Building costs are rising faster than inflation.

The cost of building a new home can be eye-watering. Auckland Council and other agencies such as Watercare Services will do liposuction on your wallet before the first turf is turned.

Matt Lelean of GJ Gardner is witnessing the cost of building rise almost weekly. Some big costs, such as development levies, health and safety requirements, and tens of thousands of dollars just to connect to the town water service didn't even figure when Lelean built his first home 20 years ago.

That home cost $850 a square metre.

Advertisement

"The average build price in Rodney is $1750 a square metre (now)," says Lelean. Some of the increase is because of inflation, he says "but the fixed costs we have to spend have increased".

Red tape and rising section prices are pushing house building costs up.

"There is between $40,000 and $60,000 fixed costs before the customer even gets off the ground."

Lelean says Health and Safety rules add about $10,000 for each build. These costs escalated in 2012 when WorkSafe New Zealand began enforcing provisions in the Health and Safety in Employment Act to prevent workplace falls. It requires additional scaffolding, nets, and site fencing, says Lelean.

Lelean adds that Watercare's infrastructure growth charge, applicable to new connections, range from $13,000 to $28,000 in his patch of Rodney.

"That is a fairly significant cost up front to put a water meter in."

Resource consent, says Lelean, tacks on about $3000 to $5000 to the cost of a build and building consent in Rodney is about $5000. "In most new subdivisions you also have to have an E1 pump, which costs around $10,000. You can't just hook into the sewer," he says.

The Ministry of Business Innovation and Employment's (MBIE) National Construction Pipeline Report 3, released in July, confirmed that the cost per dwelling is rising.

Advertisement

One reason is because individual houses in New Zealand continue to get larger and are therefore more expensive.

The average house size, says Gary Caulfield, general manager of Construction Cost Consultants, has almost doubled in recent years. Our new houses are some of the biggest in the OECD.

It's no longer economically viable to build a small house on a standard section, because that's not what buyers want. "There is a bare minimum value of house to put on that piece of land to get a reasonable return," says Caulfield.

The MBIE report noted that part of this costs surge is because of a demand for better quality, which costs more per square metre to build.

Lelean sees this on the ground. "There is an expectation of higher product performance."

Home-buyers are also demanding better looking, more expensive products. "Their expectations are higher than they were 20 years ago and they expect better quality insulation and better quality double-glazing and that they are environmentally friendlier, warmers and more efficient."

Of the increase in materials, around one-third was because of changes in the nature of materials used -- such as improved double-glazing to meet revised thermal efficiency guidelines in the Building Code.

The Productivity Commission's 2012 report on housing affordability in New Zealand found that over the previous 25 years, growth in residential construction costs had averaged 4.3 per cent a year, which was higher than CPI growth at 3.5 per cent.

During the last housing boom from 2003 to 2008, construction costs grew at an average annual rate of 5.8 per cent, compared with CPI growth of 2.1 per cent a year.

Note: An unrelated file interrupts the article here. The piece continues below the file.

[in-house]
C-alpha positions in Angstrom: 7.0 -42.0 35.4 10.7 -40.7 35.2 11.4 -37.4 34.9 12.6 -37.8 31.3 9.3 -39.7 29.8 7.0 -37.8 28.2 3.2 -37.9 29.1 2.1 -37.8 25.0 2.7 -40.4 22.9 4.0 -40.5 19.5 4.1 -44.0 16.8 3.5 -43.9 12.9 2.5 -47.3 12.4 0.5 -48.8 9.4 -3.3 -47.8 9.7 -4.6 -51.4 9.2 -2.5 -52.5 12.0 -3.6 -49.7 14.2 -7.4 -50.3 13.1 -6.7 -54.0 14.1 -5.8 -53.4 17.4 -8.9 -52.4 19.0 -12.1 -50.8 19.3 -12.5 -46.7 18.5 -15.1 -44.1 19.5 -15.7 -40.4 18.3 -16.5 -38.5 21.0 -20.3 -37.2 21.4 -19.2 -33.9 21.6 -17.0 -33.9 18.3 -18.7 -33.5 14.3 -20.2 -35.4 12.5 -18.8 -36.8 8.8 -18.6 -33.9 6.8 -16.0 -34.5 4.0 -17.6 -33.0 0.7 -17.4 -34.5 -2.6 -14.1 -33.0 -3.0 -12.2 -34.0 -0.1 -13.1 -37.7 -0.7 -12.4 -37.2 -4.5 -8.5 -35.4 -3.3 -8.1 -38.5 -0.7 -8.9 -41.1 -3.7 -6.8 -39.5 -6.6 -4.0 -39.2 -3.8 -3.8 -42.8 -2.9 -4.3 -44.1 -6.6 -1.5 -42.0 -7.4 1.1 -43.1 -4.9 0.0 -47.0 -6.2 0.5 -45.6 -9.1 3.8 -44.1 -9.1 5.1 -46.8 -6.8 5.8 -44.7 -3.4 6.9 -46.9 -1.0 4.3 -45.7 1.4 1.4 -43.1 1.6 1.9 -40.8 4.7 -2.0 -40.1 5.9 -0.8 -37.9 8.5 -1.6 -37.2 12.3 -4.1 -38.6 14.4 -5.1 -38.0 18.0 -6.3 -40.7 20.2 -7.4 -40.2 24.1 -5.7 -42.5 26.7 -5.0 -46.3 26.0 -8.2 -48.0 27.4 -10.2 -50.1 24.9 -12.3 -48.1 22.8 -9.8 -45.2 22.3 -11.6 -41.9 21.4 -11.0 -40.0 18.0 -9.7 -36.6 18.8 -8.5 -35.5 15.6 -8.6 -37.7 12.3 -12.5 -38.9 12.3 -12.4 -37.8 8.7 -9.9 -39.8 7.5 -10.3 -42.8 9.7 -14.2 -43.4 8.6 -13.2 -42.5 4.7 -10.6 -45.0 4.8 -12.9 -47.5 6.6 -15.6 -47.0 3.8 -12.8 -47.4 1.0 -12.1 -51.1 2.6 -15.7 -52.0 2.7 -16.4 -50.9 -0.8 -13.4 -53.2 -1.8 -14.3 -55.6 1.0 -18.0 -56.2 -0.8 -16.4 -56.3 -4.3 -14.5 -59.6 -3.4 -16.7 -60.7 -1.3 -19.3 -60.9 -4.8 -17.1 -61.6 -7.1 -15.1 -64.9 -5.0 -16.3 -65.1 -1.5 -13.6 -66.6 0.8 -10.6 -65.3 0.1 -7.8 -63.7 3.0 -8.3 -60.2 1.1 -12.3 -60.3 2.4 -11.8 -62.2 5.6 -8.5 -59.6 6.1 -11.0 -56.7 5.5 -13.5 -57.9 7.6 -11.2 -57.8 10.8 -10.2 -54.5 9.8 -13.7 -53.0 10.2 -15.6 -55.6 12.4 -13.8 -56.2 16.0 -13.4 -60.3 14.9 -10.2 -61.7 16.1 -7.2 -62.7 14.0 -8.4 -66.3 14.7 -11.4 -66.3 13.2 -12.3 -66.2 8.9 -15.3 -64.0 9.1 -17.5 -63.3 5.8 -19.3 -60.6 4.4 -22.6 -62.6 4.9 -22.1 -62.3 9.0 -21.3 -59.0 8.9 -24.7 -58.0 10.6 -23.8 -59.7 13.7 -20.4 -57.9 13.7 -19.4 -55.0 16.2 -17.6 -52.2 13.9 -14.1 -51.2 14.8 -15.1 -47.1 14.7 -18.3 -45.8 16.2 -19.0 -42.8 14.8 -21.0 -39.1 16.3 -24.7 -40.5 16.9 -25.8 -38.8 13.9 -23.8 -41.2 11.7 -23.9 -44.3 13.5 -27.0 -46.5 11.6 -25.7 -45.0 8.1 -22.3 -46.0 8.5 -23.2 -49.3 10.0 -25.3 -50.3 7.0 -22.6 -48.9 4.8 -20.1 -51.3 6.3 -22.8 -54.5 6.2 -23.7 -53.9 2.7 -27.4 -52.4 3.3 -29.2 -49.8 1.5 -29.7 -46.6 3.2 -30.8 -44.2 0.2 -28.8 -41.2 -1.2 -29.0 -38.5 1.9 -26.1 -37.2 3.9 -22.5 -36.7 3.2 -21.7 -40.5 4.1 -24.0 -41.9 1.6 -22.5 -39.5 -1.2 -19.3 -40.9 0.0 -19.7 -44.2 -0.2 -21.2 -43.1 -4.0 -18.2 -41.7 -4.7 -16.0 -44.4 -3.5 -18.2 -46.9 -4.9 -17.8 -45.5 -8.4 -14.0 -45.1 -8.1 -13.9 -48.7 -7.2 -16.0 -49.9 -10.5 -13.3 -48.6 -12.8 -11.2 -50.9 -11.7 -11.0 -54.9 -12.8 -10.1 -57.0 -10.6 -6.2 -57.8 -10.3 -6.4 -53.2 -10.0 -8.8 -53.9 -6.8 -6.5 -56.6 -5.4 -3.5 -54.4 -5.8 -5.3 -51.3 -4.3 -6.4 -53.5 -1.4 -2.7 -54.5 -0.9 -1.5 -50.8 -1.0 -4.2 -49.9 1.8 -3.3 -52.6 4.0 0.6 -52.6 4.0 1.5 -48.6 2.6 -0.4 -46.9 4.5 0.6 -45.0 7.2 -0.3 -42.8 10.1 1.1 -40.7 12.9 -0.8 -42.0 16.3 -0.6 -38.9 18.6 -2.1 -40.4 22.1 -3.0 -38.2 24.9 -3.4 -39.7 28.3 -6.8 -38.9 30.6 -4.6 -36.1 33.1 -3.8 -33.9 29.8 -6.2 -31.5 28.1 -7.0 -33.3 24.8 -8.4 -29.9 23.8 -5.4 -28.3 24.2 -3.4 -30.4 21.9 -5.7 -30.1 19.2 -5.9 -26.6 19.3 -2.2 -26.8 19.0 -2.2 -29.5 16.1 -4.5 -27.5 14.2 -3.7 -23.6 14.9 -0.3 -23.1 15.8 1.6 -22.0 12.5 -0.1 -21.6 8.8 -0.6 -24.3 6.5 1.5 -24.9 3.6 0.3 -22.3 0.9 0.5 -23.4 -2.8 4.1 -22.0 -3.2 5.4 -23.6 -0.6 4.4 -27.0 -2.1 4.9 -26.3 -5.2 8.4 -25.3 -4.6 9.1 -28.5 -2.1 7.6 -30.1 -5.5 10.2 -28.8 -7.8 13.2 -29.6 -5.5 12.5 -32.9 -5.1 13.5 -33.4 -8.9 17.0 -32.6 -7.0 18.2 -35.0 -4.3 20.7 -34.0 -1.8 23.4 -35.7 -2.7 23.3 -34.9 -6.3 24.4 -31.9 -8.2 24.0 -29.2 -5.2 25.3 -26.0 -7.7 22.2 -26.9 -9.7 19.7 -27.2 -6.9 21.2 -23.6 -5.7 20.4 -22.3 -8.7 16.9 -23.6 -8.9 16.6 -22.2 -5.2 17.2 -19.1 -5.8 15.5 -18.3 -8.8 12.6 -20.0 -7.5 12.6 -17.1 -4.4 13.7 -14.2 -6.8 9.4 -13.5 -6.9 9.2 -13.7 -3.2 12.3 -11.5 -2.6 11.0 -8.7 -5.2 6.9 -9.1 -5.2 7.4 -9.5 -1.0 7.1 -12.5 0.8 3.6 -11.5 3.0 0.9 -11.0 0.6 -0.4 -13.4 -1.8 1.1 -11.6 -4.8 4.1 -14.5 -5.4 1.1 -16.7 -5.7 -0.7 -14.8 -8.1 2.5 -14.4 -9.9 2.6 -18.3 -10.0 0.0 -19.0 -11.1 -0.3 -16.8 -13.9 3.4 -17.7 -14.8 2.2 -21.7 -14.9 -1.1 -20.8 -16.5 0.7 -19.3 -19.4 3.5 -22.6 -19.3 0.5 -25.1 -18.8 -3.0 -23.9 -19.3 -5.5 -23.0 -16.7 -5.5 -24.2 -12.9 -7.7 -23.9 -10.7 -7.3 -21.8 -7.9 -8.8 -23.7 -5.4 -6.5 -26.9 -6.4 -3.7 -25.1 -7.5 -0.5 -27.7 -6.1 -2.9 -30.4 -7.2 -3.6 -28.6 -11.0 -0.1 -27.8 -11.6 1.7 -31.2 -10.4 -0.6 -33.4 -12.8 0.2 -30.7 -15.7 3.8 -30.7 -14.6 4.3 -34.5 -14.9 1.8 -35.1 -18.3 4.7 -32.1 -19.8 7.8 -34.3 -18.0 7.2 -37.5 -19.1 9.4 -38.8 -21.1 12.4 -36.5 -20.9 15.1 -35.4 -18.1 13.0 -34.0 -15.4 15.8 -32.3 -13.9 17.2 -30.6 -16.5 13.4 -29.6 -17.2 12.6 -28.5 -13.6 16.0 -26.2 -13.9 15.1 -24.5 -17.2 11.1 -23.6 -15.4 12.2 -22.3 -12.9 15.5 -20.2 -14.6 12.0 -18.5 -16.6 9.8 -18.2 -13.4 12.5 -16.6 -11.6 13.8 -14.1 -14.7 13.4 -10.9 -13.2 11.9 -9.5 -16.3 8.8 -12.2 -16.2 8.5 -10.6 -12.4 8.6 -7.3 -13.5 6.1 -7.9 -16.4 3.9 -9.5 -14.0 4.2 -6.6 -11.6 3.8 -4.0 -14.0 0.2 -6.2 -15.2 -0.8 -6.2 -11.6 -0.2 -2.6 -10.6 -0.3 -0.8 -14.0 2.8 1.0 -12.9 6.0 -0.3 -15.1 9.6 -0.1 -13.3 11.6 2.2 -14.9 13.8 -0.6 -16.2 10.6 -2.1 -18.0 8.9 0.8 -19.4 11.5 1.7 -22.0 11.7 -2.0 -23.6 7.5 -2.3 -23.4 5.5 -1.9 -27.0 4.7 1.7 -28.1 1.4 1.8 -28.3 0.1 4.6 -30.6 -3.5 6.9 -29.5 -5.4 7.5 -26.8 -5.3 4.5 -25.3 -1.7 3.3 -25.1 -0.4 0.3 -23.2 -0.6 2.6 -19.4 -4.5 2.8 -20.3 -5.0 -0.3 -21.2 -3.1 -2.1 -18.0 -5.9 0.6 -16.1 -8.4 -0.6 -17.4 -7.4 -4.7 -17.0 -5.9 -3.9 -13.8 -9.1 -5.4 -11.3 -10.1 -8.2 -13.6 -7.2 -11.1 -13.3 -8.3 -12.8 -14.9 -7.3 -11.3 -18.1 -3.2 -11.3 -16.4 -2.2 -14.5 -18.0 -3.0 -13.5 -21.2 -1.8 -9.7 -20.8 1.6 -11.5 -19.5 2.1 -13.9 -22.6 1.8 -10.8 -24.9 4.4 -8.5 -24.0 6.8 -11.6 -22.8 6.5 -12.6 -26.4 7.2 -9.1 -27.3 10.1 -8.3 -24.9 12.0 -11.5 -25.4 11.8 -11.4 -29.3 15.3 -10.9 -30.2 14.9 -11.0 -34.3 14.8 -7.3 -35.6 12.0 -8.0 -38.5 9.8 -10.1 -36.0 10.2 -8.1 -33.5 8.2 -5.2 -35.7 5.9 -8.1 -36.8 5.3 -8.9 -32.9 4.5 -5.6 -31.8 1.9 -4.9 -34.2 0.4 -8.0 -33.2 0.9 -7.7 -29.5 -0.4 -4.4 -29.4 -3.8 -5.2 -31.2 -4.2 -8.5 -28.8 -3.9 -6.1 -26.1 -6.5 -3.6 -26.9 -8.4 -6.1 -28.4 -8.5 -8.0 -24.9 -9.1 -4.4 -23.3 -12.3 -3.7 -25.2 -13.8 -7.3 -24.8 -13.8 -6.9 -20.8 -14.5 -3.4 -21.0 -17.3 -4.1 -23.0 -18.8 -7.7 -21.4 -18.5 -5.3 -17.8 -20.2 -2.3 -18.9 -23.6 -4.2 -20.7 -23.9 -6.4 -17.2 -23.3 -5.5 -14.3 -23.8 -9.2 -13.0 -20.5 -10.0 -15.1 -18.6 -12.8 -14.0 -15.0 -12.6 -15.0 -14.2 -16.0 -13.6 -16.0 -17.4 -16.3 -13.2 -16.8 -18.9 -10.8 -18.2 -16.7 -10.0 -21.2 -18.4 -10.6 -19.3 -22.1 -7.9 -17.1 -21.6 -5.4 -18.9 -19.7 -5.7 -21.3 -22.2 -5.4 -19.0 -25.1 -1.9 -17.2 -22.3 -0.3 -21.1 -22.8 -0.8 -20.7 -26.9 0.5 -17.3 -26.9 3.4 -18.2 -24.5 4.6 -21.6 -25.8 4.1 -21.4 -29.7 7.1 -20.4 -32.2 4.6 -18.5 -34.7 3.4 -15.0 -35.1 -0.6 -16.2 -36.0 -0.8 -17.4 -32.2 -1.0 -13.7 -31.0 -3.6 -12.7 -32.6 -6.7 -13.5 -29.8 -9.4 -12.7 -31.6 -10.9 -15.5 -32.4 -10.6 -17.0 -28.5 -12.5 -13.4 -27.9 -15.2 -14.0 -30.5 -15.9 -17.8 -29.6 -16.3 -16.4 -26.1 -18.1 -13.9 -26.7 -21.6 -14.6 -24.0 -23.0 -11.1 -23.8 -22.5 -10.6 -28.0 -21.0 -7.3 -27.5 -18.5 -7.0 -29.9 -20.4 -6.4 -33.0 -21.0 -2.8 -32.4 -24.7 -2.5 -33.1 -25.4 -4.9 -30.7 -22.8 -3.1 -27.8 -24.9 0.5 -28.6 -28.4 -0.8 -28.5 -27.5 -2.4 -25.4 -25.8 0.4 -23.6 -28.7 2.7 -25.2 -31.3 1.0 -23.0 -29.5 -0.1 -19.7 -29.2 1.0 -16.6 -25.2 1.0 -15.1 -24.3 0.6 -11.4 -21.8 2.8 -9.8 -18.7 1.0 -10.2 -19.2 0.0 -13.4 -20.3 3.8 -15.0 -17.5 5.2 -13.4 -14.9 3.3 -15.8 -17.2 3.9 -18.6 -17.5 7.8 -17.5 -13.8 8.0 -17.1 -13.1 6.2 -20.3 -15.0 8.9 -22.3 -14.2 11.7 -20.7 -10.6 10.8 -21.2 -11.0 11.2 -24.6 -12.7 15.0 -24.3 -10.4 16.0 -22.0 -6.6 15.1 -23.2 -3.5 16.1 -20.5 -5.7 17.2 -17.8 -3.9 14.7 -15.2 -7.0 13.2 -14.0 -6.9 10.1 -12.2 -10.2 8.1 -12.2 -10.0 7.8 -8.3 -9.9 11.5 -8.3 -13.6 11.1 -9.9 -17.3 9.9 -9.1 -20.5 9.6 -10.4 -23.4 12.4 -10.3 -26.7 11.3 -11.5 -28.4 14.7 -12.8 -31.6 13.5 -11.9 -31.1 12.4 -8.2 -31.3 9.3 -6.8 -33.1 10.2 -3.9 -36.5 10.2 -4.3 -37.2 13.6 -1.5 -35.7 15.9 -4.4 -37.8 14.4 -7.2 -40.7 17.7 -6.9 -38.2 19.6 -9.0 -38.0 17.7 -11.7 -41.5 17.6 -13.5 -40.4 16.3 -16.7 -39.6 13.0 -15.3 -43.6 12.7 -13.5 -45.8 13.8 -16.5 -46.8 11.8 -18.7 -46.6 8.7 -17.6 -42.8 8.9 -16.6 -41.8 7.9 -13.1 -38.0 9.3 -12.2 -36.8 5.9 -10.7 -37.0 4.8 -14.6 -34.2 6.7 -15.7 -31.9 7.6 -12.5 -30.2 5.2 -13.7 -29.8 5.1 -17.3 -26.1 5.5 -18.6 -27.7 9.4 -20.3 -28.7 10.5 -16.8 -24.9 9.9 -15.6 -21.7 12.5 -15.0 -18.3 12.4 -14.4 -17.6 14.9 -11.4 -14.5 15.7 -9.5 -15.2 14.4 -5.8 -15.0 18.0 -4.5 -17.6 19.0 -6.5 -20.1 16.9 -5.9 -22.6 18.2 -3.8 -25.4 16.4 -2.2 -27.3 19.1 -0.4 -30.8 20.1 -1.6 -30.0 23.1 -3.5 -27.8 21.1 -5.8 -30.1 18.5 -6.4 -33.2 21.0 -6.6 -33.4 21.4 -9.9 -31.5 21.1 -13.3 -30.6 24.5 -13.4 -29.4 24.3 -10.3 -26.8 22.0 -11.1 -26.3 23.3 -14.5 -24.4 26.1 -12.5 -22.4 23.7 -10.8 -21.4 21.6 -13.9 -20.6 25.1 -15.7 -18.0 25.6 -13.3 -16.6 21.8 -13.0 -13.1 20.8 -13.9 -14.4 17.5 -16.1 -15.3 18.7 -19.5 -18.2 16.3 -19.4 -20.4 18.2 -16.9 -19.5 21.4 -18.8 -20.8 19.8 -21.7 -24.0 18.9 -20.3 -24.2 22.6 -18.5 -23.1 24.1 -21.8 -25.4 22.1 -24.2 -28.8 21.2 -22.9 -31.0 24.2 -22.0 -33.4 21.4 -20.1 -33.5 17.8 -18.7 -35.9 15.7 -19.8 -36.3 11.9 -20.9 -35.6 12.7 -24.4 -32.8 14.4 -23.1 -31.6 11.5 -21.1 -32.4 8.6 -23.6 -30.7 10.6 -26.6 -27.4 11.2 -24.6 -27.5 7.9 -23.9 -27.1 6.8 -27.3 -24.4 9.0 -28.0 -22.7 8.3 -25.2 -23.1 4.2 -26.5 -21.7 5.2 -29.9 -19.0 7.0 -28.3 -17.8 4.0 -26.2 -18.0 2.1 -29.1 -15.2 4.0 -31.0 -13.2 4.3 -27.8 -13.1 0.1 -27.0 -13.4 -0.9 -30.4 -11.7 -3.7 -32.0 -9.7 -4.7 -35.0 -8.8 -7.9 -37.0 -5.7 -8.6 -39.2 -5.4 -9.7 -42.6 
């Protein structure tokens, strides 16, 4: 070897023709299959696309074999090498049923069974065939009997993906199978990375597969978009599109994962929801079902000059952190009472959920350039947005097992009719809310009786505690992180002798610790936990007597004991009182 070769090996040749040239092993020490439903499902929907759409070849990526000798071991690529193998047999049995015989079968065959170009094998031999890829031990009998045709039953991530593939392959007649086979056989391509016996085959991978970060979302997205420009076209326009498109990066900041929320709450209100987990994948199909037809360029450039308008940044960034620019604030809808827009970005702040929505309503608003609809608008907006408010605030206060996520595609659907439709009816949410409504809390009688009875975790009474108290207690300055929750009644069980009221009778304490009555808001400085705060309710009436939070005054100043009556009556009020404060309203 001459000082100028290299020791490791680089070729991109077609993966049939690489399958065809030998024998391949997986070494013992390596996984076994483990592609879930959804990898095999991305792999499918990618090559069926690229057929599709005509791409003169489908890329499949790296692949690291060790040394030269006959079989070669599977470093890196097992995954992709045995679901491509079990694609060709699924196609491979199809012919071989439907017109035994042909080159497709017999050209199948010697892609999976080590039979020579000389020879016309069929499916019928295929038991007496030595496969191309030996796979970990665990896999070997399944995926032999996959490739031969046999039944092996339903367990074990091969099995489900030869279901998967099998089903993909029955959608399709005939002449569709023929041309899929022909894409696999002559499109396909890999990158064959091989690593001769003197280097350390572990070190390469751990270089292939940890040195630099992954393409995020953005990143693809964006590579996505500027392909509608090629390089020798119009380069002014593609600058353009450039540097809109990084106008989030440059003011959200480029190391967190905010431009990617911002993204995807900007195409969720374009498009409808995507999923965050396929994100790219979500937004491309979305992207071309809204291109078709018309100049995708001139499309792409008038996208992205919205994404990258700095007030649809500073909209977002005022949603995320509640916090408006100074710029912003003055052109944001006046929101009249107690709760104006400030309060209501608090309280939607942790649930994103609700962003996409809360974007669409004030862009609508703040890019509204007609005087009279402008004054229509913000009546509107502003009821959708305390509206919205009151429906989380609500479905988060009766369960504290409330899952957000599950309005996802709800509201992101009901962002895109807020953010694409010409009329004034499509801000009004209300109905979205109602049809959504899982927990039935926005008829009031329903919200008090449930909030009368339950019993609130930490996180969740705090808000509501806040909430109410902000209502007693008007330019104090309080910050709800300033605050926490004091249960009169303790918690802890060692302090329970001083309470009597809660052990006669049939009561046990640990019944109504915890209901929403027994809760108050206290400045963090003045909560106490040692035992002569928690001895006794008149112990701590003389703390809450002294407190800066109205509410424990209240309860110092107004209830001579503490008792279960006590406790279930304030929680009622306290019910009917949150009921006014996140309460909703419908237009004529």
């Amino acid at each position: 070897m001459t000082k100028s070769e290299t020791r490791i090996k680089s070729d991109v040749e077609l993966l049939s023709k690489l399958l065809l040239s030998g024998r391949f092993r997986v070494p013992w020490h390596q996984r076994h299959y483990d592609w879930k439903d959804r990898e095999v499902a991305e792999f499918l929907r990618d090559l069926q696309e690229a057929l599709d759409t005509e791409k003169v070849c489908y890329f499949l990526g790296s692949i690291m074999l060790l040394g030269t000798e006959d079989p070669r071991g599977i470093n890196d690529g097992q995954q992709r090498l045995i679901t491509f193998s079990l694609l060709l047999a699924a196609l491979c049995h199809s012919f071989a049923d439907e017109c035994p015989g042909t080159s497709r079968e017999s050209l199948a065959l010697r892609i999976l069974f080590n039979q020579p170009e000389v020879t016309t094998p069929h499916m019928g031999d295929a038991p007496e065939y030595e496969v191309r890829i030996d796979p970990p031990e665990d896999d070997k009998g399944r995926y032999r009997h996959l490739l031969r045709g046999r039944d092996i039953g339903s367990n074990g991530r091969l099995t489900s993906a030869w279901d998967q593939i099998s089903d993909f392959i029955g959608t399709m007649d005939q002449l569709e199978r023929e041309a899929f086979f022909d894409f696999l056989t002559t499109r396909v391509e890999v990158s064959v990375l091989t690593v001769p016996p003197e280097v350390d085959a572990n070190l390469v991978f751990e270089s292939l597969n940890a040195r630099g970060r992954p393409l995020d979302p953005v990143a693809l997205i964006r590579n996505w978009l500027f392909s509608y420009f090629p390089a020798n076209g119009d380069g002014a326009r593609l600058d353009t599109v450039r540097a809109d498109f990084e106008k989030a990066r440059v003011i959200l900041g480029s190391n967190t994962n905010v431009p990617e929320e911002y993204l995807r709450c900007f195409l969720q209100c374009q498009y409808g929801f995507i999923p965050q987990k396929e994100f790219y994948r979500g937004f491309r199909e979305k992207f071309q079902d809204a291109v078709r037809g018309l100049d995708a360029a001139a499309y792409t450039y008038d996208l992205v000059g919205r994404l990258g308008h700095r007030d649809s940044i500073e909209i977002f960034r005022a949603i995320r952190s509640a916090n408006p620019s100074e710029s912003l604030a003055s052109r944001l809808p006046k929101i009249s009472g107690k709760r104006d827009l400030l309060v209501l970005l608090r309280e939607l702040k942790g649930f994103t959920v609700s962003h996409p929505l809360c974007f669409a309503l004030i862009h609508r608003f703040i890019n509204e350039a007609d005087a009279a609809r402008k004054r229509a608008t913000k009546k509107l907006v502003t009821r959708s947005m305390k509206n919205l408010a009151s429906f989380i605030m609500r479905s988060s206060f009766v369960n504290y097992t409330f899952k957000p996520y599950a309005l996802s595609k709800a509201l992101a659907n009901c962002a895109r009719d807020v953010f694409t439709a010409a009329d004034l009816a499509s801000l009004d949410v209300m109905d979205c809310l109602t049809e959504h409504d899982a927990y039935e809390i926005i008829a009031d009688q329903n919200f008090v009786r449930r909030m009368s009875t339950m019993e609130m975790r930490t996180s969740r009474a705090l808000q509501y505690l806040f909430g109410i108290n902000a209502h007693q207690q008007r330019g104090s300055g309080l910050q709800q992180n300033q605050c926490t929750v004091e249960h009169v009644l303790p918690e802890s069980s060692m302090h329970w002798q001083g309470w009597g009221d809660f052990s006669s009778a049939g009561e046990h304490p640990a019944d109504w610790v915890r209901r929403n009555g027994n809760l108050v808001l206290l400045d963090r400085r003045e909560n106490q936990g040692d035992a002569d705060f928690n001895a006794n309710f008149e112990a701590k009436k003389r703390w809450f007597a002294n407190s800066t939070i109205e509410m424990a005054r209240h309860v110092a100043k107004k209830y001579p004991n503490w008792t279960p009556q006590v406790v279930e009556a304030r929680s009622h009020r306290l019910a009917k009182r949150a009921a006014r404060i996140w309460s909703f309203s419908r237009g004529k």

In real terms, construction costs had increased by 30 per cent, the report said.

All of the major building cost imputes had increased including:

• Materials

• Contractors' and sub-contractors' labour

• Consent fees, building levies, drawings and occupational health and safety requirements.

It also noted that the growth in construction costs was closely tied into the period of house-price growth, suggesting that rising costs were correlated with a rising property market.

While in recession, when there was less demand for labour and materials, costs didn't rise at the same rate, if at all.

Lelean says tradies know they are marketable and are looking to increase their hourly or square metre rates. Suppliers, says Lelean, also seem to be raising prices fractionally above the rate of inflation.

This could get worse, with the MBIE report predicting 80,000 new homes will be built in Auckland by 2020 compared with 30,000 in the past six years.

Caulfield, who as a quantity surveyor must track construction costs, is expecting the growth in construction costs to top 6.5 per cent this year.

The Productivity Commission also found that building materials for a modest specification home built by the same company were significantly more expensive in New Zealand than in Australia.

WHERE THE MONEY GOES ON A NEW HOUSE

Clear site...............................................$1818.15
Building work...................................$338,458.88
Drains and external works..................$26,619.05
Whiteware ............................................$6686.10
Fencing...............................................$21,456.70
Sundry....................................................$1541.00
Builders Margin & Profit.....................$47,589.59
Consent...............................................$18,559.15
Design.................................................$27,840.70
Development contribution..................$23,000.00
Water connection...............................$13,800.00
Subtotal............................................$527,369.32
Total ex section................................$527,369.32
Section..................................................$250,000
Total including section.....................$777.369.32

• Prices include GST

Source: Productivity Commission Housing Affordability report.